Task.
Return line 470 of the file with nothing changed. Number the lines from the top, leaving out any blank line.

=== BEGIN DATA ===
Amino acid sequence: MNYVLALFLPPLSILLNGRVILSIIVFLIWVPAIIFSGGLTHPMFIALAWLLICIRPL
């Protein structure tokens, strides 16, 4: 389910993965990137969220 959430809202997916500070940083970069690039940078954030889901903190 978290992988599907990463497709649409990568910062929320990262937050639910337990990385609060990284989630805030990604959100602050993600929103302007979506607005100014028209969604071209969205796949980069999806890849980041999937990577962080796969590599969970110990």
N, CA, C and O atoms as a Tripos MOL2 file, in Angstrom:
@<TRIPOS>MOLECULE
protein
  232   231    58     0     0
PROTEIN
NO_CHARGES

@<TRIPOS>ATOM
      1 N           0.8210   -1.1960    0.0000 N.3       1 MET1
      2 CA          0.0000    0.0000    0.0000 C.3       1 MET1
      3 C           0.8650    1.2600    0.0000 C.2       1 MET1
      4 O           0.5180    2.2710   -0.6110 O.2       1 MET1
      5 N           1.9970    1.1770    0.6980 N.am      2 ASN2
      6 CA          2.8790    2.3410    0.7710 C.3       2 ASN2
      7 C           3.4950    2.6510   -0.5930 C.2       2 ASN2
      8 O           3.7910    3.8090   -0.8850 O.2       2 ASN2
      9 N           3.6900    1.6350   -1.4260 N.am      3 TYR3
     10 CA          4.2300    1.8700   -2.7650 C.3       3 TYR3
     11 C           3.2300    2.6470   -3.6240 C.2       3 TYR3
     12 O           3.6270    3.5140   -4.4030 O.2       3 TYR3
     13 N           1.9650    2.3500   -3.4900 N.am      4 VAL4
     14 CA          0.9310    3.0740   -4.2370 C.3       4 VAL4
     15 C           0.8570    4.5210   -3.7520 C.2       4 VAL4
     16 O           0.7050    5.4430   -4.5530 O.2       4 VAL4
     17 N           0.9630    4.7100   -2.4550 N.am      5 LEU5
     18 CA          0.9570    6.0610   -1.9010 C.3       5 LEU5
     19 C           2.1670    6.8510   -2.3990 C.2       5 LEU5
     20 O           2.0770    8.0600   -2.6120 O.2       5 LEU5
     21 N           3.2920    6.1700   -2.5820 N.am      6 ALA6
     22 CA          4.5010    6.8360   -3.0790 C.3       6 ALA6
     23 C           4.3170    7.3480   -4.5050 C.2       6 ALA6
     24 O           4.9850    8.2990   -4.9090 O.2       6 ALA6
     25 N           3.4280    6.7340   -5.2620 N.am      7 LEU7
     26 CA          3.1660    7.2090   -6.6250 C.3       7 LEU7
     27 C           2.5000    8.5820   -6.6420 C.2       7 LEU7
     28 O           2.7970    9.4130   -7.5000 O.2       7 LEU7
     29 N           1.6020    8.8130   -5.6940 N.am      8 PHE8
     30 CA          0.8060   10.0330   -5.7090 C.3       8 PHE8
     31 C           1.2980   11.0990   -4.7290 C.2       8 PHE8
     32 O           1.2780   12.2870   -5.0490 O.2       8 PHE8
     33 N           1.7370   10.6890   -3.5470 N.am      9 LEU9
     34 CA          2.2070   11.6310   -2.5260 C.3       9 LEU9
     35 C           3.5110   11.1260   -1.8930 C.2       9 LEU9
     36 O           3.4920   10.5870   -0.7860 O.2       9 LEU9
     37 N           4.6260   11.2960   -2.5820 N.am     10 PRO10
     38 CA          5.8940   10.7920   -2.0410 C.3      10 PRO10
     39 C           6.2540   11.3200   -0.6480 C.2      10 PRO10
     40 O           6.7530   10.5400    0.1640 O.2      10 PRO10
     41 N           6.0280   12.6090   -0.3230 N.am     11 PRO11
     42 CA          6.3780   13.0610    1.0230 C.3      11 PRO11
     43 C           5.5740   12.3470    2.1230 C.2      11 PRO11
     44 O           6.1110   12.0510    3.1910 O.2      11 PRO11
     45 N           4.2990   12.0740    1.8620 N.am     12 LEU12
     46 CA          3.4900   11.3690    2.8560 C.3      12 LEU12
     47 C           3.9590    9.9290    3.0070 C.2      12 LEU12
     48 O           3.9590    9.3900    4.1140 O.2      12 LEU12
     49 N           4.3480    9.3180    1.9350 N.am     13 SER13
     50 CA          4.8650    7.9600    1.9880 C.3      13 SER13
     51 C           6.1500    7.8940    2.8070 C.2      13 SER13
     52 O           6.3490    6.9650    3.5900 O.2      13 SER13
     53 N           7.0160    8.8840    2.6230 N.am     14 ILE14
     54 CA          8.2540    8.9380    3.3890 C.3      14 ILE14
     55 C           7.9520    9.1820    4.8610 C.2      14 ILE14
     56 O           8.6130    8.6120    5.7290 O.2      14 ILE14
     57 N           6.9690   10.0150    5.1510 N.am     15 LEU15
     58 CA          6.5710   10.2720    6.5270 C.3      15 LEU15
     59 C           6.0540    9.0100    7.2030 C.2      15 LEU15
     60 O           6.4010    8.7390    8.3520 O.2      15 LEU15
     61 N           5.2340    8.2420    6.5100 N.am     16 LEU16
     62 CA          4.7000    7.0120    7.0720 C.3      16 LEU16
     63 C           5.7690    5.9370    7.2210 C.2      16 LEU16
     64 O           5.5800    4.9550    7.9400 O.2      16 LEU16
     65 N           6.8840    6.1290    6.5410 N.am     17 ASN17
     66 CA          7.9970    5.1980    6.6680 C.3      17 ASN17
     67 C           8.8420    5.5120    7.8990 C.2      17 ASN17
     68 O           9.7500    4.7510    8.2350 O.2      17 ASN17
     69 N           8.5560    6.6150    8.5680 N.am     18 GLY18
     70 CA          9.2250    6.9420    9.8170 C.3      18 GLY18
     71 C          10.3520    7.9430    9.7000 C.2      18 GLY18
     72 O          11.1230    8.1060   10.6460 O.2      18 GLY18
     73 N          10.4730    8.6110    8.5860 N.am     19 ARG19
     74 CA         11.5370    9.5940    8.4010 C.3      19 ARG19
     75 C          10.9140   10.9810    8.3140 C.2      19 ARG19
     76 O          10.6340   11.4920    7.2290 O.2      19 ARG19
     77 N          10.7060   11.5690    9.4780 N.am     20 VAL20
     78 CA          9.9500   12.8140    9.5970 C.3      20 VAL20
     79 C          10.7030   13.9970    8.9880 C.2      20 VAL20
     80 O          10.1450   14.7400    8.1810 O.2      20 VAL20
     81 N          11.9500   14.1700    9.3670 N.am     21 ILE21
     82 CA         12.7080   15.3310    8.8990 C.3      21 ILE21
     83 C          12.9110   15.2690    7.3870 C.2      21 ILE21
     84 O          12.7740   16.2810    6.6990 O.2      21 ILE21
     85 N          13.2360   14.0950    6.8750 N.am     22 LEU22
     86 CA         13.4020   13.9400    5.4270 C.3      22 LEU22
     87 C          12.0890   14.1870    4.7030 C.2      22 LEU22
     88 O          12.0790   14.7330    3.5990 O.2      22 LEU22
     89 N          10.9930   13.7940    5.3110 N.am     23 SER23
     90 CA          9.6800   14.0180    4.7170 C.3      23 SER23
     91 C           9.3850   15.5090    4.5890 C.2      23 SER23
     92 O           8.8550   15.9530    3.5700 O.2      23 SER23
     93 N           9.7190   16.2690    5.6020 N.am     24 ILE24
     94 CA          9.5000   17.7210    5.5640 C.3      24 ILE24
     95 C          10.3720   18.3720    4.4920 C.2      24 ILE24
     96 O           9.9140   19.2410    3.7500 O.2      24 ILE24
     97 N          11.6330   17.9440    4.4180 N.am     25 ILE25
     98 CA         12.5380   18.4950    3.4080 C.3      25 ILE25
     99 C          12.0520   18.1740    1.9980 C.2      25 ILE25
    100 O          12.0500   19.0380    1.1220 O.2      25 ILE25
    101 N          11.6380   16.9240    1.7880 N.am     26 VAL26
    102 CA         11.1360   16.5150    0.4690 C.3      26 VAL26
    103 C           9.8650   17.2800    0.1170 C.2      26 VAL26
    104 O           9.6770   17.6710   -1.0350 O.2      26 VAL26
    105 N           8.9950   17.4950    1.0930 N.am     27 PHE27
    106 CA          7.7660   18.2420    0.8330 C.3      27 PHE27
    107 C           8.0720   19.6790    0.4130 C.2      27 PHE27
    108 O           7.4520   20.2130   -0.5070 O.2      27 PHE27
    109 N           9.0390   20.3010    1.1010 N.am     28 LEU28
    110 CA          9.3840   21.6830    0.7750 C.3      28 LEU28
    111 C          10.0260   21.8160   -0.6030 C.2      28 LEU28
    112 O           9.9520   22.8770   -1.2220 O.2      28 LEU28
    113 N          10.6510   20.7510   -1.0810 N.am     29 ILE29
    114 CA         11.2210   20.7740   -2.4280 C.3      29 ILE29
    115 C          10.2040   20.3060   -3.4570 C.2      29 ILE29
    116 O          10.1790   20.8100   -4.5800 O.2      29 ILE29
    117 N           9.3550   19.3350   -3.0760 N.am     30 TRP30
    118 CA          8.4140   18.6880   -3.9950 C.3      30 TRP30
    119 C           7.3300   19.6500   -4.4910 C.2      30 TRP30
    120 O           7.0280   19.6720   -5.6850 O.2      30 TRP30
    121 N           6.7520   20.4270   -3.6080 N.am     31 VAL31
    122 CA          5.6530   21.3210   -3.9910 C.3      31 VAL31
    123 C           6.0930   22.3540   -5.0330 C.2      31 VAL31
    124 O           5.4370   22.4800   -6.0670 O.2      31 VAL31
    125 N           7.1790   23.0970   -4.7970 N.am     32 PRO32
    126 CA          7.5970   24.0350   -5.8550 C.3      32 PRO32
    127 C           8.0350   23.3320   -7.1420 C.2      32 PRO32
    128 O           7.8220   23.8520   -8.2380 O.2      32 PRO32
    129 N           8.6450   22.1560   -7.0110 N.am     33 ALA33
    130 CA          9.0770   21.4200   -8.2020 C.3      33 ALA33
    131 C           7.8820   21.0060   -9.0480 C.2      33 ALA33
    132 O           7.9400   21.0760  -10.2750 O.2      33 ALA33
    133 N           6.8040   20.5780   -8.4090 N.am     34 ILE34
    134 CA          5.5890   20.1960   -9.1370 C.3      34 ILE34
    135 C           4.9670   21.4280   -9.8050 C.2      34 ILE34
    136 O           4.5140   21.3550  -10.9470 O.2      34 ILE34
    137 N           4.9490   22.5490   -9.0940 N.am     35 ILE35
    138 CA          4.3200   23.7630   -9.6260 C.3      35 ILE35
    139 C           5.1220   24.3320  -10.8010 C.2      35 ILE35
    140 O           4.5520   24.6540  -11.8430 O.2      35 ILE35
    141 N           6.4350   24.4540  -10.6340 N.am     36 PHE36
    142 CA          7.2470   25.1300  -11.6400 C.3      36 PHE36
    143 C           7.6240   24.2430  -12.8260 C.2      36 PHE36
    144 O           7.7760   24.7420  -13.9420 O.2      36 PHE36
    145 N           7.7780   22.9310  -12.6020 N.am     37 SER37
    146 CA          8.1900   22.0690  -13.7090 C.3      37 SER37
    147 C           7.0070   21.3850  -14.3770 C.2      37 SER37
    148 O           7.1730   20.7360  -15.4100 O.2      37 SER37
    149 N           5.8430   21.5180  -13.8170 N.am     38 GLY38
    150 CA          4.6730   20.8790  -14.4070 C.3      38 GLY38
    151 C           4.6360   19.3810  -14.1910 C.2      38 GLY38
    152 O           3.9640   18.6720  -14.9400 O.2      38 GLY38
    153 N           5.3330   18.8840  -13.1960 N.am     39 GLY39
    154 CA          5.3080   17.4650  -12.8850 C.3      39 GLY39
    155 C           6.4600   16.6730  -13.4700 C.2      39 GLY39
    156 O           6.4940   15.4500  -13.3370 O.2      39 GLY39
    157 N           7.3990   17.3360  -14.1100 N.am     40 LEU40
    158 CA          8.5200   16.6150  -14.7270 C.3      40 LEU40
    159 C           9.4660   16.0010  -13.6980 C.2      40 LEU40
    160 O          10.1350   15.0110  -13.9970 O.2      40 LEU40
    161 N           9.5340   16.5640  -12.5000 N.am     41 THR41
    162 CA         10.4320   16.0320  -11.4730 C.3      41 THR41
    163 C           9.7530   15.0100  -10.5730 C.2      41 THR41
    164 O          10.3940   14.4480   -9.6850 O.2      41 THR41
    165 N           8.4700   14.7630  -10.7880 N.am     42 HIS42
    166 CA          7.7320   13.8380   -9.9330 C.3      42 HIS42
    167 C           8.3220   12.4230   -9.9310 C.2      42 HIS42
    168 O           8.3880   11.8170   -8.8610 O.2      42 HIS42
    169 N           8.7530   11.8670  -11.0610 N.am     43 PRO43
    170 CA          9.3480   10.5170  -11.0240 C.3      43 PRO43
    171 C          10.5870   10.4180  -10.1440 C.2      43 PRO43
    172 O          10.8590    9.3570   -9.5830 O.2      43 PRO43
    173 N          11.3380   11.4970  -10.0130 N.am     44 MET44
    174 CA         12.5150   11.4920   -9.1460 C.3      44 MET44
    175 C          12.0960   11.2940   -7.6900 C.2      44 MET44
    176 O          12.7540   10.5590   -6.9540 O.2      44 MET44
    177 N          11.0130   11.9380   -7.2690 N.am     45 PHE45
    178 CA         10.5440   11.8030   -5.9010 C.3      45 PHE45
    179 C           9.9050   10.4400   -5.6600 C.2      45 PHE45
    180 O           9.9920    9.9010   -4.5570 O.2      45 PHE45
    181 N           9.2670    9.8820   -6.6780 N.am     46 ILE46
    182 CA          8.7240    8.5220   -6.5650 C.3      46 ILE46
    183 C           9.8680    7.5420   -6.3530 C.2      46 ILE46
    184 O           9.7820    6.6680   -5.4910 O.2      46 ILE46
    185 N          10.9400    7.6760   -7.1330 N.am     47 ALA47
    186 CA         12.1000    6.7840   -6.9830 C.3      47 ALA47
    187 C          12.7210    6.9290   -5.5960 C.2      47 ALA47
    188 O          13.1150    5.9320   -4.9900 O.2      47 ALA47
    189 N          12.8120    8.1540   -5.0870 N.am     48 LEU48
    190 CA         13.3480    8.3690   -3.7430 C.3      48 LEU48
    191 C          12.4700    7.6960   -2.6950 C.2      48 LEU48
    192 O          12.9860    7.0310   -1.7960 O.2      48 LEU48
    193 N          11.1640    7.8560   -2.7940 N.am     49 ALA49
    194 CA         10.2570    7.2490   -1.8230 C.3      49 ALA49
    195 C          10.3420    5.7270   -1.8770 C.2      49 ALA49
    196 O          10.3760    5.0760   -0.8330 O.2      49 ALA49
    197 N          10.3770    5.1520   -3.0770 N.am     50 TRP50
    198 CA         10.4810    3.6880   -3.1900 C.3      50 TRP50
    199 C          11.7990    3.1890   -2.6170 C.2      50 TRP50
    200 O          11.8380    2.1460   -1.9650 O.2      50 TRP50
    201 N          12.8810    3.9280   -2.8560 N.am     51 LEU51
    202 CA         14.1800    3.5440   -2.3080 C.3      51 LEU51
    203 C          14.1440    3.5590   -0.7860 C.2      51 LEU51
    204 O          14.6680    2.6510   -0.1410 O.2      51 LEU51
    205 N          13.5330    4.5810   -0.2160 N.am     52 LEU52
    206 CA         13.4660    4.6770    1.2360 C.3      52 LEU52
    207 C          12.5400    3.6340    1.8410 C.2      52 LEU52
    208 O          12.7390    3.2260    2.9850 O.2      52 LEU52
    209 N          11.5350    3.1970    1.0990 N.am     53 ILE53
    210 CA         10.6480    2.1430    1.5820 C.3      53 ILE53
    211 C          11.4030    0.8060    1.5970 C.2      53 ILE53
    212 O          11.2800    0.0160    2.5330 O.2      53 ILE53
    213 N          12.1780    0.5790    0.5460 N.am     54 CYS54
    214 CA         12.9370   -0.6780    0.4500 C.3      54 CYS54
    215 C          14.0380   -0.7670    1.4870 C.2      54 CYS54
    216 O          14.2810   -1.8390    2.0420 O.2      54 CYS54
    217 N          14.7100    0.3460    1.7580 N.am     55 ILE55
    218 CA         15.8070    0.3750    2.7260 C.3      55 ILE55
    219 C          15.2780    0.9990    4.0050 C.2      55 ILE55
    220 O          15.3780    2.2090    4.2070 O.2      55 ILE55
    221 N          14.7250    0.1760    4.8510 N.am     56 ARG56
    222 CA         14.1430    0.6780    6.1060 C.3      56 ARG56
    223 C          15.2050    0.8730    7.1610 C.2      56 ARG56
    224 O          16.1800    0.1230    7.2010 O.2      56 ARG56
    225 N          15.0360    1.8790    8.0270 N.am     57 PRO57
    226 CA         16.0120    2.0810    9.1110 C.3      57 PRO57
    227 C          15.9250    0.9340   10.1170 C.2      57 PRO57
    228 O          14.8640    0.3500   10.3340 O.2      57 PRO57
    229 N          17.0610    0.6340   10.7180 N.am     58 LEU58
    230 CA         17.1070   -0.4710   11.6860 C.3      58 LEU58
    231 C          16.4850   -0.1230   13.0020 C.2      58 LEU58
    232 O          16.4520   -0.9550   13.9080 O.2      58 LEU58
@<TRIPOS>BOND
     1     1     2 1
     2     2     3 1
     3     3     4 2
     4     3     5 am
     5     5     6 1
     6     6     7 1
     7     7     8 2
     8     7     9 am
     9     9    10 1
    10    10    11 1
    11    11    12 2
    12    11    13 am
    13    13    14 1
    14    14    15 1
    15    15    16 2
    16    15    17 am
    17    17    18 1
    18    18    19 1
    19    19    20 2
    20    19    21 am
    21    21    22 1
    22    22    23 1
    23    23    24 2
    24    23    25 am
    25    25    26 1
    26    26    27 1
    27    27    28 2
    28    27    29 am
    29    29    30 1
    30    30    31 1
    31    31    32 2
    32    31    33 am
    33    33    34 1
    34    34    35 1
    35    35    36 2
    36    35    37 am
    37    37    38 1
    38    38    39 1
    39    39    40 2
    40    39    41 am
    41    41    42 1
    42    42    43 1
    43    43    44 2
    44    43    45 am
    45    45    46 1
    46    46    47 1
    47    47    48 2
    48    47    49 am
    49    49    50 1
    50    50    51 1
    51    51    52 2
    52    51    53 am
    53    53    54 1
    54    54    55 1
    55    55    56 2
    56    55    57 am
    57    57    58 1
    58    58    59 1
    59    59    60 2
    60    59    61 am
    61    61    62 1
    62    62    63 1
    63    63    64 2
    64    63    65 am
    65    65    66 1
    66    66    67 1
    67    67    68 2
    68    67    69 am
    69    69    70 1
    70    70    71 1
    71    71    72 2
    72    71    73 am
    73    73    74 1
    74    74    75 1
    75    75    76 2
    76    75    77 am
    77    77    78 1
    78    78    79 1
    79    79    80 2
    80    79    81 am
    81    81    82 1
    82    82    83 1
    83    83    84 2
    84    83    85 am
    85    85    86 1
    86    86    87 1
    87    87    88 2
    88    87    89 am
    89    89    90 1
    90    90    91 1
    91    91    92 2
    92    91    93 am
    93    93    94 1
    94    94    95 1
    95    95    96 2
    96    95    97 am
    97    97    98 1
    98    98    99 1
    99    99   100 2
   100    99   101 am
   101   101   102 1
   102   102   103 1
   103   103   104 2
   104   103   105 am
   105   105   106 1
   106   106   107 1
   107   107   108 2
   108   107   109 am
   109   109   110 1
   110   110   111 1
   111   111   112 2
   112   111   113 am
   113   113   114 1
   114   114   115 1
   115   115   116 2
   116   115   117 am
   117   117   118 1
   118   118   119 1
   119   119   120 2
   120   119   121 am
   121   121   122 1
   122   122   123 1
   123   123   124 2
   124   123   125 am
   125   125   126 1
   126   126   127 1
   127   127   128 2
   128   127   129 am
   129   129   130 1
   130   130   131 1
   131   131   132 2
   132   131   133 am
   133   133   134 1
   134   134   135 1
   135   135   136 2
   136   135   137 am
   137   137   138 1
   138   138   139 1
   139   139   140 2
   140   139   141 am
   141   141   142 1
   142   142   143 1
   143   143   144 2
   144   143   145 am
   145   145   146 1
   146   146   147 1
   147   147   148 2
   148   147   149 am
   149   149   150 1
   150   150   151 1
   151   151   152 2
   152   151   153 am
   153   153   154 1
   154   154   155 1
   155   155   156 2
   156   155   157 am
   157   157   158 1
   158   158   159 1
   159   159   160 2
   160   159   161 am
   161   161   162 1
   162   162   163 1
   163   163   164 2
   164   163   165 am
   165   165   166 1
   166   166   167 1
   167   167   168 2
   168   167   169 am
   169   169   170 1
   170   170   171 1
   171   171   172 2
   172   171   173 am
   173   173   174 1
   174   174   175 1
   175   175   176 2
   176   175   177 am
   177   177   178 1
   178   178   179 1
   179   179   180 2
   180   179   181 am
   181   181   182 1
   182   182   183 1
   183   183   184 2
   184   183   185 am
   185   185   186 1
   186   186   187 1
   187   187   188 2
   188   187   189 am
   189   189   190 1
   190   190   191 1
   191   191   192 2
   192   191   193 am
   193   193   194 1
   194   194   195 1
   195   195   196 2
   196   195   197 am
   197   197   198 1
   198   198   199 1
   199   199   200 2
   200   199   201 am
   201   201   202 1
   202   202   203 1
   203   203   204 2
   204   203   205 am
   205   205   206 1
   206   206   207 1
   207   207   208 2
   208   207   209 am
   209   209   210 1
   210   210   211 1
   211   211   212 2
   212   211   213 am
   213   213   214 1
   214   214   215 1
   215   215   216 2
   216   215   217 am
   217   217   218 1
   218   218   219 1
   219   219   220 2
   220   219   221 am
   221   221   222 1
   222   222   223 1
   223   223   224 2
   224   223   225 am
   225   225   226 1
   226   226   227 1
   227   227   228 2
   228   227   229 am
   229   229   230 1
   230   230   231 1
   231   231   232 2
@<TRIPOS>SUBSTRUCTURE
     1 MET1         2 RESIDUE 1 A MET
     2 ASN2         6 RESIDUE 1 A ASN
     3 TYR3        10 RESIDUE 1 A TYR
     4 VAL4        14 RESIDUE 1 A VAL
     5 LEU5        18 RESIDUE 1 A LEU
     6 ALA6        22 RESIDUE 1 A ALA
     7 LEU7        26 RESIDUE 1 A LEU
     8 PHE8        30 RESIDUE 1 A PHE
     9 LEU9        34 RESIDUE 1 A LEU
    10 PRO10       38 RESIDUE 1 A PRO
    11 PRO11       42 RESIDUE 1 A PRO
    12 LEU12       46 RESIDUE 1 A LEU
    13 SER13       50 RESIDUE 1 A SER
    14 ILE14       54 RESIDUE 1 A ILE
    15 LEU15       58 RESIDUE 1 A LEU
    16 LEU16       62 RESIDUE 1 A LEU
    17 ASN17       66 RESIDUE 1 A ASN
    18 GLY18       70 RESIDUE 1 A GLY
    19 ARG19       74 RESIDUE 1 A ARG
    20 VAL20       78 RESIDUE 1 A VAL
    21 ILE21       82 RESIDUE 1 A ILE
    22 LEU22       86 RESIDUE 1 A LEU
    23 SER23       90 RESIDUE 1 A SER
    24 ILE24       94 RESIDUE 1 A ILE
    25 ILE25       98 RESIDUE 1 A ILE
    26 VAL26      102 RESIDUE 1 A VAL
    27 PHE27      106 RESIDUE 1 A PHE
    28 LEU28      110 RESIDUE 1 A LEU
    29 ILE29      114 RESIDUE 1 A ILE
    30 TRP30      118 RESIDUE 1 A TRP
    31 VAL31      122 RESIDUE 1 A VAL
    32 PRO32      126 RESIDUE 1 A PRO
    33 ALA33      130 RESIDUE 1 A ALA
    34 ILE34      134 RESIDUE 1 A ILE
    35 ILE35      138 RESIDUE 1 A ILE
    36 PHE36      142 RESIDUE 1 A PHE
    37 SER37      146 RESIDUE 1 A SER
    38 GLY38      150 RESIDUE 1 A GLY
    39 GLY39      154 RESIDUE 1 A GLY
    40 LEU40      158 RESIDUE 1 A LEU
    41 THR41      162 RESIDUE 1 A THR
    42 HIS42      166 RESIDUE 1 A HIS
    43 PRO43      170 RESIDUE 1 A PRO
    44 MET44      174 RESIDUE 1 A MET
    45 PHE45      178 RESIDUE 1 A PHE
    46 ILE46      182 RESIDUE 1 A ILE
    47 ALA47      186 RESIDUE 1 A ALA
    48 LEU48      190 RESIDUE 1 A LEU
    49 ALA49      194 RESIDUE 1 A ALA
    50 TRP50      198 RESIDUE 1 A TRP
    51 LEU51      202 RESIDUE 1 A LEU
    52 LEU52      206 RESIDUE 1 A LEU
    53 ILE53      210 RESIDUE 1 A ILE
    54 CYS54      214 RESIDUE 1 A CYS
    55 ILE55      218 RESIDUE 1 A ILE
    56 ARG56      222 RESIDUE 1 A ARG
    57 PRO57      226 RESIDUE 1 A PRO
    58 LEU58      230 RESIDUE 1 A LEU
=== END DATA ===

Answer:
   228   227   229 am